Lichen planus can be categorized according to the location of its lesions. The two categories are:

  1. Cutaneous

A lesion can be considered cutaneous if it appears in the nails, scalp, or skin. This category is the most common lichen planus occurrence that is diagnosed by doctors. This is also the one that people can easily identify.

  1. Mucosal

Mucosal lichen planus can also occur in the gastrointestinal tract which includes the anus, stomach, esophagus, pharynx, and mouth. Also, mucosal lesions also appear in the larynx, genitals, ears, nose, bladder, peritoneum, and in the conjunctiva of the eyes. Sometimes, lichem planus is also called oral mucosal lichen planus, though this is placed in a different category by itself.

Lichen planus lesions also form patterns. Those patterns are:

  • Annular: This lesion pattern appears like rings or connected circular groups of clear papules. The center of these lesions are usually unaffected by the lichen planus. Roughly 10% of lichen planus cases have annular patterns.
  • Linear: As its name suggests, the lesions form a line. It is also usually called the Blaschko line lesion type. This type rarely develops on the patient’s face.


  • Hypertrophic: This pattern usually presents itself on a person’s extremities, especially on the interphalangeal points and shins. Also, hypertrophic lesions are typically the itchiest type of lichen planus.
  • Atrophic: It has bluish white papules or some plaques with atrophy. This lesion type is rare.


  • Bullous: This lesion pattern is another rare type of lichen planus. The lesions of this type commonly develop bullae and vesicles.
  • Ulcerative: Its main characteristics are ulcerations on the feet and chronic and painful bullae. It usually has evident cicatricial sequelae. This is another rare variant of the disease.


  • Pigmented: The pigmented type has obvious dark brown macules—which are hyper pigmented—in body folds and areas that are usually exposed to the sun. This is another rare type.


A doctor only needs to see the lesions for him to be able to declare if those are caused by lichen planus. However, he or she might sometimes need to conduct a biopsy to come up with a more conclusive diagnosis and thus prescribe the appropriate treatment.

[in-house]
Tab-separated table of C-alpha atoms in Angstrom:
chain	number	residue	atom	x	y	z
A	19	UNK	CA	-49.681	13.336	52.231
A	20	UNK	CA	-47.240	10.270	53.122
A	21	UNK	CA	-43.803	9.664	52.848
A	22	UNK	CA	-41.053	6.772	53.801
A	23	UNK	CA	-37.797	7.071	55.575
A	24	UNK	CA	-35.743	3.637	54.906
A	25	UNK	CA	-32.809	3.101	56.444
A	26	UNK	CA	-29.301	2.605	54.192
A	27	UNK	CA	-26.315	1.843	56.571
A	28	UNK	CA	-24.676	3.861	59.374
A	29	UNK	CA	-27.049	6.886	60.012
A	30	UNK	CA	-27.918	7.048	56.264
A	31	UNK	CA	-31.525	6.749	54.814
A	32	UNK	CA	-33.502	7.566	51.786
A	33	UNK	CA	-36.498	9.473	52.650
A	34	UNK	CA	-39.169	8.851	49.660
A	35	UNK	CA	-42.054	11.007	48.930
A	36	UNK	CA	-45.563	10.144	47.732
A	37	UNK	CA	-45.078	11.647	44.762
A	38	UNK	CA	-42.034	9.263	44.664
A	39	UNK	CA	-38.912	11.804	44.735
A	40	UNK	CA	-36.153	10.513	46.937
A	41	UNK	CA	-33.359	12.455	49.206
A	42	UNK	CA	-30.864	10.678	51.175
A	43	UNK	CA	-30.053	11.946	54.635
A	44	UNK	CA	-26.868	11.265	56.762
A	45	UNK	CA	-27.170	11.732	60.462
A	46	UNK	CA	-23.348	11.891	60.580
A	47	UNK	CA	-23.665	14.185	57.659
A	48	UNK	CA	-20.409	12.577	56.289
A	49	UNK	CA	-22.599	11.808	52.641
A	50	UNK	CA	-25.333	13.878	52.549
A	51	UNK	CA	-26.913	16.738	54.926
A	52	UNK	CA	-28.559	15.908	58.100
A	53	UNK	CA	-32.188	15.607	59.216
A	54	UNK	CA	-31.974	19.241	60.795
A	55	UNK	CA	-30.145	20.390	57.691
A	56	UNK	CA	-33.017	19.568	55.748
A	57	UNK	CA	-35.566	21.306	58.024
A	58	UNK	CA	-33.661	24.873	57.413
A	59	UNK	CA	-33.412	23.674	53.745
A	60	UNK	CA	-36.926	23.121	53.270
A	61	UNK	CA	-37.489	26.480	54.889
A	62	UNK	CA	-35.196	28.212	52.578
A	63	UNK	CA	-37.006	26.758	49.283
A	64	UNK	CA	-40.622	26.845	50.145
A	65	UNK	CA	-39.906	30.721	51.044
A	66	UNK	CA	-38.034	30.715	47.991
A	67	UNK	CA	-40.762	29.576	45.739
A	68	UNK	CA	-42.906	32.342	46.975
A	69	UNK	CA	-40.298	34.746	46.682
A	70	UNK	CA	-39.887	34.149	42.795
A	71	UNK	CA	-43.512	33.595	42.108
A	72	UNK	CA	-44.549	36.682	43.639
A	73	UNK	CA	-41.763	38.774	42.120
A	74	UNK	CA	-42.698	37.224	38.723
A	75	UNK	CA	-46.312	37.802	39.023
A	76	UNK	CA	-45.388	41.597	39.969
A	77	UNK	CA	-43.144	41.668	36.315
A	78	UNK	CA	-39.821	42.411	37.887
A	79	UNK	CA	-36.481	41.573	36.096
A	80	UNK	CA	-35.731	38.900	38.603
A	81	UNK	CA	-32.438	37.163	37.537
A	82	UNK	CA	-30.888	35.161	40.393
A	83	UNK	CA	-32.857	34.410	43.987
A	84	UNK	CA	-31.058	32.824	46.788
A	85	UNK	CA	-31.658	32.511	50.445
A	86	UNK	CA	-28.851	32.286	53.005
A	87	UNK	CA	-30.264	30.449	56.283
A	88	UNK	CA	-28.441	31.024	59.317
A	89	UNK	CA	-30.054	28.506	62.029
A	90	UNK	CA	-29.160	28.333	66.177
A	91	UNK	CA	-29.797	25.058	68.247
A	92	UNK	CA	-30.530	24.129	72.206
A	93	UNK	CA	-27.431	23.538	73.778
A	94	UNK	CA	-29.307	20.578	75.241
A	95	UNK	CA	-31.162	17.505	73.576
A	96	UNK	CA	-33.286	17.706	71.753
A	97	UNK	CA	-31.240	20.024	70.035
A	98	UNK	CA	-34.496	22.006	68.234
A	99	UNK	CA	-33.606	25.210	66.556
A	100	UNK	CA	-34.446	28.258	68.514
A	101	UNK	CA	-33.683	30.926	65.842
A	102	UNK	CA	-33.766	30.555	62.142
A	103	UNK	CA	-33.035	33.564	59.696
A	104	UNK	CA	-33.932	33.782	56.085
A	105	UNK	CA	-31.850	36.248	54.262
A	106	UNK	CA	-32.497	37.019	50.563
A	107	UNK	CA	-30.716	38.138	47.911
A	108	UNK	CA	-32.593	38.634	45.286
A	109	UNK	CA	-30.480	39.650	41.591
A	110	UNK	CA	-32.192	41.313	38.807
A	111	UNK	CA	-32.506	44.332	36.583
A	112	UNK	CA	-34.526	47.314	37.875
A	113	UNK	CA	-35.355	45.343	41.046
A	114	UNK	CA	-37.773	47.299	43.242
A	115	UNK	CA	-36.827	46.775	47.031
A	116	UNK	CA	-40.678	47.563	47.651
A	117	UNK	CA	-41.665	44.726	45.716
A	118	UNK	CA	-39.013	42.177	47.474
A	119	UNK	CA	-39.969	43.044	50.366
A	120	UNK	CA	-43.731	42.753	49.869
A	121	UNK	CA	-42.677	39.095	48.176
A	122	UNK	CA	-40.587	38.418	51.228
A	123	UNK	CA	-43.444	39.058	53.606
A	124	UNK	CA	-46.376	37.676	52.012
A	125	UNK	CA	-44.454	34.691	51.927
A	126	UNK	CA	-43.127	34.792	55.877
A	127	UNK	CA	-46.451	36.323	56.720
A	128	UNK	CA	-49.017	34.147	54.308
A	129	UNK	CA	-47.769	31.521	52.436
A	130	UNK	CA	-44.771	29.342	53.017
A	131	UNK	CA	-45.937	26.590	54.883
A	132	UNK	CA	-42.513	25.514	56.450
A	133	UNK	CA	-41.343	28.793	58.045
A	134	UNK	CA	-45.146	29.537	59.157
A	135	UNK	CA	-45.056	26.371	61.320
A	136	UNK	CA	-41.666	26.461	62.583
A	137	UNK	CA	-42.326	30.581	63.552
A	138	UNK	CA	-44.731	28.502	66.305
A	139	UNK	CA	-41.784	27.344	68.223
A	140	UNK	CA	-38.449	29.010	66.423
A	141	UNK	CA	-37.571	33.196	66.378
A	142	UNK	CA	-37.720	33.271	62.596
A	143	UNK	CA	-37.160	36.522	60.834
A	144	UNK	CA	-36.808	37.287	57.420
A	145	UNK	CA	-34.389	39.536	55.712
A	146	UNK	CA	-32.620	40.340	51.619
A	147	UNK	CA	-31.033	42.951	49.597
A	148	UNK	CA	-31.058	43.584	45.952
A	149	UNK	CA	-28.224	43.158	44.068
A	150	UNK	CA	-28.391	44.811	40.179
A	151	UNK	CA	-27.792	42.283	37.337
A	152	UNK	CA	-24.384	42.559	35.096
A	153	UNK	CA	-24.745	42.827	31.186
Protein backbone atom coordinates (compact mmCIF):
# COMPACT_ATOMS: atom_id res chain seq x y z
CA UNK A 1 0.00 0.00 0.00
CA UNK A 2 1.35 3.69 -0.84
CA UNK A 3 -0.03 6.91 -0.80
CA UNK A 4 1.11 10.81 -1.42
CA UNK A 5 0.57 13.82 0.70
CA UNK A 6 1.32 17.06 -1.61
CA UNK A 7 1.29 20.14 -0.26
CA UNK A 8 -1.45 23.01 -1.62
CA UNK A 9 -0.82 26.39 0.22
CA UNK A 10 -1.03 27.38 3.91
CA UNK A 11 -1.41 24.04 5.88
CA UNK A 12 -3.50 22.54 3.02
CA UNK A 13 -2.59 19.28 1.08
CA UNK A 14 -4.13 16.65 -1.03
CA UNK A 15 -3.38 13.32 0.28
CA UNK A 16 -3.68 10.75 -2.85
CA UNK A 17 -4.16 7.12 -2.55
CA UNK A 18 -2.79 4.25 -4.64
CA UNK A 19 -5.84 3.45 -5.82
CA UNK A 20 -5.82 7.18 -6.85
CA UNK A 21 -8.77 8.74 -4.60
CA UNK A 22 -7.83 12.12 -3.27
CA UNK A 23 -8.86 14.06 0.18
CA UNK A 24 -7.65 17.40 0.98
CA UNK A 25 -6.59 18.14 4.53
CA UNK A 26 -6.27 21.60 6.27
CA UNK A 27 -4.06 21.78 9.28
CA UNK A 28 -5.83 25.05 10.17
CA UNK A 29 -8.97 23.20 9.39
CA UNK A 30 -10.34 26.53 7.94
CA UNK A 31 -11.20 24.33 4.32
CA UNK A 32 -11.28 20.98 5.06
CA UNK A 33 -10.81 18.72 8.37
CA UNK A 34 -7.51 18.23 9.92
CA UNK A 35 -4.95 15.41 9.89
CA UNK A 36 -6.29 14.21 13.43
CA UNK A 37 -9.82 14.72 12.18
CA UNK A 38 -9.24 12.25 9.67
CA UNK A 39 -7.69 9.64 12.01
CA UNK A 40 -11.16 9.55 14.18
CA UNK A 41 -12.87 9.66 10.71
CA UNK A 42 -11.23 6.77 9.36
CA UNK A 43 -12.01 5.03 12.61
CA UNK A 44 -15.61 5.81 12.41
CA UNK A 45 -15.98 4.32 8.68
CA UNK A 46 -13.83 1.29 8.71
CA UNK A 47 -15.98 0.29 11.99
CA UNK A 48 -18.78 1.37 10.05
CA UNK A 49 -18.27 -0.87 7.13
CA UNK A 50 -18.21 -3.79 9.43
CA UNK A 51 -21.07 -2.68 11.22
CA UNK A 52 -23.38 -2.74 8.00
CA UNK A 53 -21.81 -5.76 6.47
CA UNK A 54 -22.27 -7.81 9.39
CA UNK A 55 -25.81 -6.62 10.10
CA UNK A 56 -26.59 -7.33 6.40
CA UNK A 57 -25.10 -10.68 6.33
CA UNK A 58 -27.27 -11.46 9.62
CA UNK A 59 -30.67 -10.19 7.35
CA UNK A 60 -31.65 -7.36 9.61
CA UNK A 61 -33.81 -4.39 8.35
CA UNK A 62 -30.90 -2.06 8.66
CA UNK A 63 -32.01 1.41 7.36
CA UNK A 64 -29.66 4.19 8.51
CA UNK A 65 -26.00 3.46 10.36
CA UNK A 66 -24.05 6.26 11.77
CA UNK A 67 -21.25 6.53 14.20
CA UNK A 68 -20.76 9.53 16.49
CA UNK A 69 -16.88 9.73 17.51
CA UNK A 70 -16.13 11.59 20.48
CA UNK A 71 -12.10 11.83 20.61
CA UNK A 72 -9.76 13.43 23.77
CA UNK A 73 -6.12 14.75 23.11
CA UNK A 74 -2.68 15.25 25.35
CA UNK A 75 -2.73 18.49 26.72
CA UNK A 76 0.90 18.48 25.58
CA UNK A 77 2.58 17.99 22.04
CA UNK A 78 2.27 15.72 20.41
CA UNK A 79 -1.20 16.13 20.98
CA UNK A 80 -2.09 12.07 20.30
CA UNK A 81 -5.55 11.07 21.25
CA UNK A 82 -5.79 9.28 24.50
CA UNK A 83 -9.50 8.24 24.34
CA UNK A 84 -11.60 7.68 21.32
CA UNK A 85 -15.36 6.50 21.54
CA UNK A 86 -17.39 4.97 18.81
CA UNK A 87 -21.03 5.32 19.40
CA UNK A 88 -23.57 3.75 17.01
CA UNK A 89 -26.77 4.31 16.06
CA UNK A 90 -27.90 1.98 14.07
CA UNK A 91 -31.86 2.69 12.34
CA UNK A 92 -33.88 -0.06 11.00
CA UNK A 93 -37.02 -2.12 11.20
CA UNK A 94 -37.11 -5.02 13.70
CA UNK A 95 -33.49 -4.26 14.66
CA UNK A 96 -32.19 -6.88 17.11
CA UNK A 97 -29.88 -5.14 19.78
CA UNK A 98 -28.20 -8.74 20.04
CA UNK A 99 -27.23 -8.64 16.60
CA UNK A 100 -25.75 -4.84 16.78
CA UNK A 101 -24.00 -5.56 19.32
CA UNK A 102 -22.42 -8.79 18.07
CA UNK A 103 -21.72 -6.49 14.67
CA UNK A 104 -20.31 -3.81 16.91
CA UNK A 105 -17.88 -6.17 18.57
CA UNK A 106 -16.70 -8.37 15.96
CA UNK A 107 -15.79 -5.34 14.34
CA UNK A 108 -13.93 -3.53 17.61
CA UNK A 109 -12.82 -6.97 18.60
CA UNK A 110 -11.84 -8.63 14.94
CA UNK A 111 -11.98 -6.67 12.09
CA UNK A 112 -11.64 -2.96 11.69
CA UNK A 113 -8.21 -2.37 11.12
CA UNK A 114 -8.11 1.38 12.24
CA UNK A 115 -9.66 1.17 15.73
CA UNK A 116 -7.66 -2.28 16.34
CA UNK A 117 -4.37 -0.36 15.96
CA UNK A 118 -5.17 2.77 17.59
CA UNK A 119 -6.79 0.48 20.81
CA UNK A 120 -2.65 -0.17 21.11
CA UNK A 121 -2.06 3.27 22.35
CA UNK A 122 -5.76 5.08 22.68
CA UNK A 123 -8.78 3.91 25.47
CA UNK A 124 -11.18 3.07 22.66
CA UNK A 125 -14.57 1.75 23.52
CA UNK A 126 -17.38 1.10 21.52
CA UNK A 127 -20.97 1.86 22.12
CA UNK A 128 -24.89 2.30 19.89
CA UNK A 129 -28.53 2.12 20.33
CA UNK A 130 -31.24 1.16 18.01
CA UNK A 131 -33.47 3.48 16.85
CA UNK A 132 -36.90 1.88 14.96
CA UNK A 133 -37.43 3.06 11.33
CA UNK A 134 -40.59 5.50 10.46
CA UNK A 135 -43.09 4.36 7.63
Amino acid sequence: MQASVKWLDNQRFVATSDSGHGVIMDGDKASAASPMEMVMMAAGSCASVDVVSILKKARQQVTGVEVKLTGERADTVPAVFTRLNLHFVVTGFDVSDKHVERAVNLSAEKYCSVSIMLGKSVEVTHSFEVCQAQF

Differential Diagnosis

  • Oral candidiasis
  • Oral leukoplakia
  • Chronic cheek biting (Morsicatio buccarum) and frictional keratosis
  • Chronic ulcerative stomatitis
  • Lupus erythematosus
  • Benign mucous membrane pemphigoid
  • Pemphigus vulgaris

The treatment of this disease is usually aimed at easing the symptoms. The treatment includes oral antihistamines and steroid creams for relieving the itching sensations brought about by the lesions. In case the lesions are severe, some doctors may prescribe oral corticosteroids or combinations of griseofulvin and photochemotheraphy (PUVA).

On the other hand, those suffering from lichen planus in the mouth can find comfort in professional dental cleaning. Also, using milder toothpaste instead of the ones that control tartar can inhibit the proliferation of ulcers as well as lessen the lesions’ sensitivity.

Lichen planus will disappear by itself after at least 18 months. Although this condition is considered benign, it can annoy you very much, especially if you do not address it right away.

A few words of caution: never attempt to conduct a diagnosis on yourself. In case you feel that you might be infected by this disease, you should immediately consult your doctor for sound medical advice. Even though the condition will completely disappear by itself, it is still important that you seek professional medical help for it to be cured. Be reminded of the possibility of this disease forming cancer cells.